The Federal Reserve Act established a central bank that would serve as a lender of last resort, control the volume of reserves in the banking system, and regulate the issuance of currency. The Federal Reserve System, as an independent entity, was to determine the terms on, and the extent to, which it would lend to commercial banks; it was thus given discretion as to the policies it would pursue in times of stress. Although the Federal Reserve Act established a governmental lender of last resort, it did not establish any system of deposit insurance.
Let me digress at this point and touch briefly on the experience in this country with deposit insurance prior to the establishment of the Federal Deposit Insurance Corporation (FDIC).
There was a fairly impressive record of experiments at the state level, extending back to 1829, with deposit insurance. New York was the first of 14 states that eventually adopted some form of deposit-insurance plan to insure or guarantee bank deposits or obligations that served as currency. The purposes of the various state insurance plans were similar: to protect communities from economic disruptions caused by bank failures and to protect depositors from losses. In the majority of cases, the insurance plans eventually proved unworkable, and by 1930 the last of these plans had ceased operations.
At the federal level, deposit insurance had a legislative history reaching back to 1886. A total of 150 proposals for deposit insurance were introduced in Congress from 1886 to 1933. Many of these proposals were prompted by the various financial crises, although no crisis was as severe as the one that developed in the 1930s. The depth and gravity of that depression finally convinced the public and Congress that measures with a national scope were needed to alleviate the disruptions caused by bank failures.
Of all the financial events or circumstances that have occurred in the history of this country, perhaps none has had a greater impact or made a more lasting impression than the Great Depression of the early 1930s.
From the stock market crash in the fall of 1929 to the end of 1933, approximately 9,000 banks, or nearly half the total number of banks at that time, suspended operations. As the number of failures increased, a general sense of financial panic spread throughout the country, giving strong impetus to a movement to convert demand deposits into currency. This crisis continued in 1931 and 1932, as bank failures became more widespread. The closure of 4,000 banks in the first few months of 1933 and the financial panic that accompanied these failures led President Franklin Roosevelt to declare a bank holiday in March 1933. The financial system was on the verge of collapse, and both the manufacturing and commercial sectors were operating at only a fraction of capacity.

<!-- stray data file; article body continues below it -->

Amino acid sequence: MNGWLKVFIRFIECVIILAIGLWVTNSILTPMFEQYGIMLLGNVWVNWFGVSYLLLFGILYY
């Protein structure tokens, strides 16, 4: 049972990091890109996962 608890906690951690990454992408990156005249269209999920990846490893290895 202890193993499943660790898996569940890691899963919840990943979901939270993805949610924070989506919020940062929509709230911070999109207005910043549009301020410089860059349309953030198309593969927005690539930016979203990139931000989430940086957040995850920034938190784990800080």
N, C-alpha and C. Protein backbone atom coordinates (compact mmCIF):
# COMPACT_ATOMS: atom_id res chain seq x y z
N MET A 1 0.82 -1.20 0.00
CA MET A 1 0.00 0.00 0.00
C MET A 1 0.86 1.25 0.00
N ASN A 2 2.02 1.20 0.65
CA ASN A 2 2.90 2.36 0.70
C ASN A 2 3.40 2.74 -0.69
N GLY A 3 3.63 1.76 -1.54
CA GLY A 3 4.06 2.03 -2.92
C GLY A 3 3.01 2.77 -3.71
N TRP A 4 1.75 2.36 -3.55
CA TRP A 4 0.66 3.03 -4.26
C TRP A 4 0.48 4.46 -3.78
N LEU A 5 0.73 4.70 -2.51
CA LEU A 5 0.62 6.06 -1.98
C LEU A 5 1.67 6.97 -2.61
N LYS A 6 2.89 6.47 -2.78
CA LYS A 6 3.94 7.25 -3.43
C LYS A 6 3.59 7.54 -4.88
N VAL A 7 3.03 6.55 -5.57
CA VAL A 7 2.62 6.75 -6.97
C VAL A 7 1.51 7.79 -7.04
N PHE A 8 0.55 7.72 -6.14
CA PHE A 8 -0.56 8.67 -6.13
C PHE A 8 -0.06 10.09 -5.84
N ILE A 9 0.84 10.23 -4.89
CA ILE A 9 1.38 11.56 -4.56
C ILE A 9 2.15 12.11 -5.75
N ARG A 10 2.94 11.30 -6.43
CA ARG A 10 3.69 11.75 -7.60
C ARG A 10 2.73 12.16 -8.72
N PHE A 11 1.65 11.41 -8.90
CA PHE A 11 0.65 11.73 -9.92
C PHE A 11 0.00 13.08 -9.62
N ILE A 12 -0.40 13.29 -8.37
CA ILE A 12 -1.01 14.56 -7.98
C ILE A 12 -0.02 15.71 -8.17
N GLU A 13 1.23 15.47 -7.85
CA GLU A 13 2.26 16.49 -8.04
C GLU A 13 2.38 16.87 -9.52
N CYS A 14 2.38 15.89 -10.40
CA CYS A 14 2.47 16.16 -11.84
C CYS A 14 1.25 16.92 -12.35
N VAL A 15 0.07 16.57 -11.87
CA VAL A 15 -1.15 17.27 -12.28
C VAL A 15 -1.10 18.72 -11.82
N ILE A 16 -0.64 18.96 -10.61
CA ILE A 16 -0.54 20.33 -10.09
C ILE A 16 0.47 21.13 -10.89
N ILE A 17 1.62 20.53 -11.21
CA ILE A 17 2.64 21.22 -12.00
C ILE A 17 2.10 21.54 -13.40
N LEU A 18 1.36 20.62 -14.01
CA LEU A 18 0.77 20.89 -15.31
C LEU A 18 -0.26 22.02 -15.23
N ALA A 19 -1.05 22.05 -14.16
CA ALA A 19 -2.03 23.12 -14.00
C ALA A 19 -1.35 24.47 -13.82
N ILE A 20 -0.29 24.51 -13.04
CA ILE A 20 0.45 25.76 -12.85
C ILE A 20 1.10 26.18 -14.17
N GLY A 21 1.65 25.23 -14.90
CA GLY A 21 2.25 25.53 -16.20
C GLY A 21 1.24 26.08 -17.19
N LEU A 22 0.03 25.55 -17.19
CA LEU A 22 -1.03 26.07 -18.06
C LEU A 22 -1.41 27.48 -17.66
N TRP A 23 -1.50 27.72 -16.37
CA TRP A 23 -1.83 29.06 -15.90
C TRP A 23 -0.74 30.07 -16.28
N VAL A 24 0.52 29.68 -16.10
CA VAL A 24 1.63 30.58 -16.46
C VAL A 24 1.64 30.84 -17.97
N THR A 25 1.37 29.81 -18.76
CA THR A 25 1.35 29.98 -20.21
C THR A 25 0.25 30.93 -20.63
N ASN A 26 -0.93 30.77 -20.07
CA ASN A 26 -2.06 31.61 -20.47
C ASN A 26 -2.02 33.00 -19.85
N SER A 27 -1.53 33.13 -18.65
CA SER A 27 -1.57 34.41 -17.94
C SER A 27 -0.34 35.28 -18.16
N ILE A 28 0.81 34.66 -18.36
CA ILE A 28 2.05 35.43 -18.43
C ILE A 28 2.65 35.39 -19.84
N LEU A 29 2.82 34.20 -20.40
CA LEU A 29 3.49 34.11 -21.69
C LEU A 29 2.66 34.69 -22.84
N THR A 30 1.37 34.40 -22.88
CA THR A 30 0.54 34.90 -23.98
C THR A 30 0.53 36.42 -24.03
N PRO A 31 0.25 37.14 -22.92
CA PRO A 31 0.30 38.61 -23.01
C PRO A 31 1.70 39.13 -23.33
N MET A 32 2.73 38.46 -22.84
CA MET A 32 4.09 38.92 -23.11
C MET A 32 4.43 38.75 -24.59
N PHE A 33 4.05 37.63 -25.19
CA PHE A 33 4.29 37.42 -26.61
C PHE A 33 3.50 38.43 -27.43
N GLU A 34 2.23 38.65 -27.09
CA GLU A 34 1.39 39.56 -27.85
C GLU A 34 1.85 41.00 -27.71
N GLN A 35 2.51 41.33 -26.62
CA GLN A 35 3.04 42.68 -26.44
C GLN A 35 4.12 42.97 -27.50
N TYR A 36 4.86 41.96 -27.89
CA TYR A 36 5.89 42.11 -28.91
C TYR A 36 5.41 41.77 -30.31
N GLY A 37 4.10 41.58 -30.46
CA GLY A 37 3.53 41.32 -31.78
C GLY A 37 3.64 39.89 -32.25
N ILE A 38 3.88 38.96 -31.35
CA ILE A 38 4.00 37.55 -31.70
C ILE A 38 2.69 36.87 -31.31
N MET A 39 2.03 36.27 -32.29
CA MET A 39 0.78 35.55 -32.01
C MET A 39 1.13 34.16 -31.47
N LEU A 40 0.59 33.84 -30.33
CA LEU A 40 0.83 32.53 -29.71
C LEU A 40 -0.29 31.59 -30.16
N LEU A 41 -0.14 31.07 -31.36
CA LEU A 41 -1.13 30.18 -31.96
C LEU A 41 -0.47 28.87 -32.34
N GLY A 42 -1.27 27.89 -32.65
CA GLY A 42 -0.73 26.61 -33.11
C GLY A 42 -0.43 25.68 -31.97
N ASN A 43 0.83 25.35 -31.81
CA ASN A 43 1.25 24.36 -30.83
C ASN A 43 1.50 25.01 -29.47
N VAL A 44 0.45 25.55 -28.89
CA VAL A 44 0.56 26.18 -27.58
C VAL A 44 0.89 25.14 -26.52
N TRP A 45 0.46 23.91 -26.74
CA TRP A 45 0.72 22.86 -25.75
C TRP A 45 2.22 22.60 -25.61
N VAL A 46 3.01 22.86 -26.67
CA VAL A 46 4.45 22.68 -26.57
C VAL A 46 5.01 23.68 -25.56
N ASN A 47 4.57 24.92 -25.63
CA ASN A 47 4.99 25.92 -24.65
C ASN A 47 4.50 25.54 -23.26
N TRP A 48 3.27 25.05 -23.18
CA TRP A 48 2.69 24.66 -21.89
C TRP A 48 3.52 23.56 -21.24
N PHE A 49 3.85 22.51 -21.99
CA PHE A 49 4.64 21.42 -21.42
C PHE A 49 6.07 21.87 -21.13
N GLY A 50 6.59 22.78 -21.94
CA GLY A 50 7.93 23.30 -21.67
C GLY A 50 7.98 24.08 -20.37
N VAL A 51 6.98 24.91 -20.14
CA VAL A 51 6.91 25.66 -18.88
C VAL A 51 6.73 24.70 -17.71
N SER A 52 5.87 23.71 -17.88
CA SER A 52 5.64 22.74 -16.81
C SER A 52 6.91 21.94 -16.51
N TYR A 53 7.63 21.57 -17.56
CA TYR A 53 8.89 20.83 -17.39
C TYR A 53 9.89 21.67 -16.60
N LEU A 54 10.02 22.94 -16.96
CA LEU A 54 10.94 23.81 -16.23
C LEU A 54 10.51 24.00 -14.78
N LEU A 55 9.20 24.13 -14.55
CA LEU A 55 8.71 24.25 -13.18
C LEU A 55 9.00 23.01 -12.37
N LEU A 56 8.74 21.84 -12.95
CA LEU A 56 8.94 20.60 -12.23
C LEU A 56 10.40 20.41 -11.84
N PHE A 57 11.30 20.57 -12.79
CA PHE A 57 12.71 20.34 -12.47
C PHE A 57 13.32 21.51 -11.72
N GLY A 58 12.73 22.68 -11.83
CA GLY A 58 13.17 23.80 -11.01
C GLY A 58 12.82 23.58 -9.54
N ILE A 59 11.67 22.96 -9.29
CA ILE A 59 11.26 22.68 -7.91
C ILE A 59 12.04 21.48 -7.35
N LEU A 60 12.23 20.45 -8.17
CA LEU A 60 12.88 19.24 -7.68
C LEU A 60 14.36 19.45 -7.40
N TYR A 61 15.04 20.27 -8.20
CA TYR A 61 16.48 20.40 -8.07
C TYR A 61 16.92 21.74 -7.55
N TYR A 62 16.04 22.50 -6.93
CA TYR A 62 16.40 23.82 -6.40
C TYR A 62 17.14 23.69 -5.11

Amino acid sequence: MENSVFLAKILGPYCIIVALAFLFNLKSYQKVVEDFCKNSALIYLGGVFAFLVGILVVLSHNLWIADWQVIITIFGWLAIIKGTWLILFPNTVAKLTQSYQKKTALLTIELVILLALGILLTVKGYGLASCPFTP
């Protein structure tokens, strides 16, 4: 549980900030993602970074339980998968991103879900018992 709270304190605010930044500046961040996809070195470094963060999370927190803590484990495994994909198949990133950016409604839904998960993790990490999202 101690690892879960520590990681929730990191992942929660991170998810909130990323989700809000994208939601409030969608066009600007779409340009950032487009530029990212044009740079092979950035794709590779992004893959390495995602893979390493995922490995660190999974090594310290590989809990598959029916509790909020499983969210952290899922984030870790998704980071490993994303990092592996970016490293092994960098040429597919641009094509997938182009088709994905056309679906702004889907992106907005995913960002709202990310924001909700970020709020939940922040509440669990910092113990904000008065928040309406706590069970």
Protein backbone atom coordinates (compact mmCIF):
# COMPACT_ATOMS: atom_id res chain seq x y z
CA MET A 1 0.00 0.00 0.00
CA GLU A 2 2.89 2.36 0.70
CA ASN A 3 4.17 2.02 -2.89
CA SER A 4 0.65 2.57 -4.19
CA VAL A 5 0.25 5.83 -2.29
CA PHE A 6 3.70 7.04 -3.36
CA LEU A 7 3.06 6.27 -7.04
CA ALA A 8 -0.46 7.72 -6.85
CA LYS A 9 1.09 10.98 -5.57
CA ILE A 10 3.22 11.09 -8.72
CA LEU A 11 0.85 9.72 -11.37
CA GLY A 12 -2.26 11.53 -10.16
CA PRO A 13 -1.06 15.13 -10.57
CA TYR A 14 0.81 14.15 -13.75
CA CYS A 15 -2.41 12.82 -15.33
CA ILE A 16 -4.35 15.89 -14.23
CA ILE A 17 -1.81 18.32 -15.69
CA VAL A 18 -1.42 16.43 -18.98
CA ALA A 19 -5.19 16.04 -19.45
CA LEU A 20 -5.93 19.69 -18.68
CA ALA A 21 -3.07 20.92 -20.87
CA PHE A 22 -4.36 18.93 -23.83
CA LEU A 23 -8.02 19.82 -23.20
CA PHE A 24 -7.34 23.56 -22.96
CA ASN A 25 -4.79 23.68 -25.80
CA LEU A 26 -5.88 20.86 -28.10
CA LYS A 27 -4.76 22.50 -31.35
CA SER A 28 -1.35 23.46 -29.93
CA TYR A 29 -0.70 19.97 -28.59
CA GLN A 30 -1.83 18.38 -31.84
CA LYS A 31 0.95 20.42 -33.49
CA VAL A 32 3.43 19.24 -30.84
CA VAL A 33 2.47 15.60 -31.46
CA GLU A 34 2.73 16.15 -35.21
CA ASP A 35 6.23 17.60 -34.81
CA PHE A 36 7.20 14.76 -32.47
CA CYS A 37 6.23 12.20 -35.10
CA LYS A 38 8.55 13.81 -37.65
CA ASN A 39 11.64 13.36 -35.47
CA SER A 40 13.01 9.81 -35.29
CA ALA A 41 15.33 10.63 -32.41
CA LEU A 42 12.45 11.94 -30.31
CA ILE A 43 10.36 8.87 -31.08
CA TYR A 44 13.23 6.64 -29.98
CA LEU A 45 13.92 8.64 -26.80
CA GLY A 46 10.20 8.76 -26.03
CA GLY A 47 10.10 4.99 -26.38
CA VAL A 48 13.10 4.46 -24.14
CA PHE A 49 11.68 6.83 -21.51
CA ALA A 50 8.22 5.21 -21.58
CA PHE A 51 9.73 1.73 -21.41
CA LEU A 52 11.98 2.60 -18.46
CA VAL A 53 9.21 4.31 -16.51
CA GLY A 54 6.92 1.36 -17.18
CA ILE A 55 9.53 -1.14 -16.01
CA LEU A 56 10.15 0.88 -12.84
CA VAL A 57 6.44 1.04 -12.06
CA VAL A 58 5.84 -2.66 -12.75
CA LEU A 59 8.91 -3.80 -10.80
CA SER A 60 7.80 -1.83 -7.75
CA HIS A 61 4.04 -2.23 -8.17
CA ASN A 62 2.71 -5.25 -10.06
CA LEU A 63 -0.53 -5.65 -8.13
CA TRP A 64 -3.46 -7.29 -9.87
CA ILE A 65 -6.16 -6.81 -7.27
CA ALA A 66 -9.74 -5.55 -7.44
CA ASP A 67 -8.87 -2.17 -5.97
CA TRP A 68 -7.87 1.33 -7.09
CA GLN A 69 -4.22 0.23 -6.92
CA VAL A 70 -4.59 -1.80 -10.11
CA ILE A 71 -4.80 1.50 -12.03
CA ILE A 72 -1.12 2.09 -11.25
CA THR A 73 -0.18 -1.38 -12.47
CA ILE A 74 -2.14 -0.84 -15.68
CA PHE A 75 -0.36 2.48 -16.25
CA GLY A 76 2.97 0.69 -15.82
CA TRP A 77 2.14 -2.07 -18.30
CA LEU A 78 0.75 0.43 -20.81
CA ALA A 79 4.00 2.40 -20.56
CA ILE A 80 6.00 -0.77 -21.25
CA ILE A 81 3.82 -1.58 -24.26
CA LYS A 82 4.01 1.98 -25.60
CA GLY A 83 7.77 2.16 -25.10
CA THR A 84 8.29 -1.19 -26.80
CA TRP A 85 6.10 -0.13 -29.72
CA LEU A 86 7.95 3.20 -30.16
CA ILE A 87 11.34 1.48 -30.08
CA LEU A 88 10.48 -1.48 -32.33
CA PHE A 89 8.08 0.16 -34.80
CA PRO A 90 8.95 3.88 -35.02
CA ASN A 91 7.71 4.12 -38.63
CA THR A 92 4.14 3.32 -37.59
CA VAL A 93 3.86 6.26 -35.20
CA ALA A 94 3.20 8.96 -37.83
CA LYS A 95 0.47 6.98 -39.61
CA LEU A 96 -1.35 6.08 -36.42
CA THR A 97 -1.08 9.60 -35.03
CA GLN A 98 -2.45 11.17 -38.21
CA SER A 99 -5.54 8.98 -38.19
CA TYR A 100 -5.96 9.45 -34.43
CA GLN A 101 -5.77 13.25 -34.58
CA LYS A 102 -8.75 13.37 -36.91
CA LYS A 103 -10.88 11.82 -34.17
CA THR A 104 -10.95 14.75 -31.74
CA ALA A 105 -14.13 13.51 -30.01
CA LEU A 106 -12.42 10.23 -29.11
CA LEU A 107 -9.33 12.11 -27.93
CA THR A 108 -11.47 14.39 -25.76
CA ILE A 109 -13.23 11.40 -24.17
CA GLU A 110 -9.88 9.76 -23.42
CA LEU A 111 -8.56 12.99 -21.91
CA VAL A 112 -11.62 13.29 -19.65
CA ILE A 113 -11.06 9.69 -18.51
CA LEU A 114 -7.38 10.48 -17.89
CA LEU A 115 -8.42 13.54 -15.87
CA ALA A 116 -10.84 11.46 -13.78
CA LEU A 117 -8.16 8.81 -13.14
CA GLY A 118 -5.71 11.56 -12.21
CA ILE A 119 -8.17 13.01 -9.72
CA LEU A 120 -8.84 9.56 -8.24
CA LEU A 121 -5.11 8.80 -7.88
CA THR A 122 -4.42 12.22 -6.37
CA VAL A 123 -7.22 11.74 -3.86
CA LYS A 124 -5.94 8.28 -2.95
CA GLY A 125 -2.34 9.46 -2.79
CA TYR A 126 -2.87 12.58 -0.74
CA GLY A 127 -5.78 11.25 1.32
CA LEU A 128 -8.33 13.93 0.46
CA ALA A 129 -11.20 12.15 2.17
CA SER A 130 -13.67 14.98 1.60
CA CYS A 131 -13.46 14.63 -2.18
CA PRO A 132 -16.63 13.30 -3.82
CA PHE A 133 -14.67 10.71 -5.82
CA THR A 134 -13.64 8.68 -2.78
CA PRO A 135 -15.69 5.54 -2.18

On March 9, 1933, President Roosevelt addressed Congress with the following words:
On March 3 banking operations in the United States ceased. To review at this time the causes of this failure of our banking system is unnecessary. Suffice it to say that the Government has been compelled to step in for the protection of depositors and the business of the Nation.
The events surrounding, and the causes of, the Great Depression have been exhaustively analyzed. Whether the lack of liquidity in the banking system was a cause or an effect has been debated. However, it is clear that the crisis of public confidence in the banks and the withdrawal of deposits compelled commercial banks to liquidate assets rapidly in a depressed market, which, in turn, resulted in additional losses and additional failures. Had additional liquidity been provided by the Federal Reserve, it is certainly arguable that the ultimate losses in the banking system and conceivably in the economy would have been significantly lower.
It is also clear that the Federal Reserve System, because of the discretionary nature of its powers, was in a position to decide the appropriate distribution of the financial risk between the private financial system and the government. Had the Federal Reserve provided more liquidity to commercial banks, the risk of ultimate loss would have been transferred, at least in part, from depositors and other commercial banks to the Federal Reserve System. It appears that the Federal Reserve System did not wish to undertake this risk.
Regardless of the cause, and regardless of where the blame belongs, the bank failures and resulting economic havoc created an irresistible demand for deposit insurance. The Banking Act of 1933, which established the FDIC, was signed by President Roosevelt on June 16, 1933, just three short months after the bank holiday.
The legislative proposal to create the deposit-insurance program was outside the mainstream of contemporary financial-reform legislation. The insurance legislation was not part of the President’s or the administration’s program, and many persons, both within and outside the administration, held out little hope for its passage. The record of state attempts to operate deposit-insurance systems was not encouraging.